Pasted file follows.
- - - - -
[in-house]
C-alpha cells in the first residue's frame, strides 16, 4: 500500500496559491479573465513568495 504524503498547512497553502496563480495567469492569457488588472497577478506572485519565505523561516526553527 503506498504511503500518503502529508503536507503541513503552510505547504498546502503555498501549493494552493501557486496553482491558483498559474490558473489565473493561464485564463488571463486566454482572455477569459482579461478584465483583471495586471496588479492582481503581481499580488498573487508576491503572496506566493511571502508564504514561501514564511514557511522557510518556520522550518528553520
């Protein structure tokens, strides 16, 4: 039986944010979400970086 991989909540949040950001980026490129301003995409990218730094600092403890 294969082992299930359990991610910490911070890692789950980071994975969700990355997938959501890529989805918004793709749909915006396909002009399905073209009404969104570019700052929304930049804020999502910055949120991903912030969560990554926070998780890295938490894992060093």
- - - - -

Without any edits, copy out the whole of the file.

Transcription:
[in-house]
C-alpha cells in the first residue's frame, strides 16, 4: 500500500496559491479573465513568495 504524503498547512497553502496563480495567469492569457488588472497577478506572485519565505523561516526553527 503506498504511503500518503502529508503536507503541513503552510505547504498546502503555498501549493494552493501557486496553482491558483498559474490558473489565473493561464485564463488571463486566454482572455477569459482579461478584465483583471495586471496588479492582481503581481499580488498573487508576491503572496506566493511571502508564504514561501514564511514557511522557510518556520522550518528553520
């Protein structure tokens, strides 16, 4: 039986944010979400970086 991989909540949040950001980026490129301003995409990218730094600092403890 294969082992299930359990991610910490911070890692789950980071994975969700990355997938959501890529989805918004793709749909915006396909002009399905073209009404969104570019700052929304930049804020999502910055949120991903912030969560990554926070998780890295938490894992060093």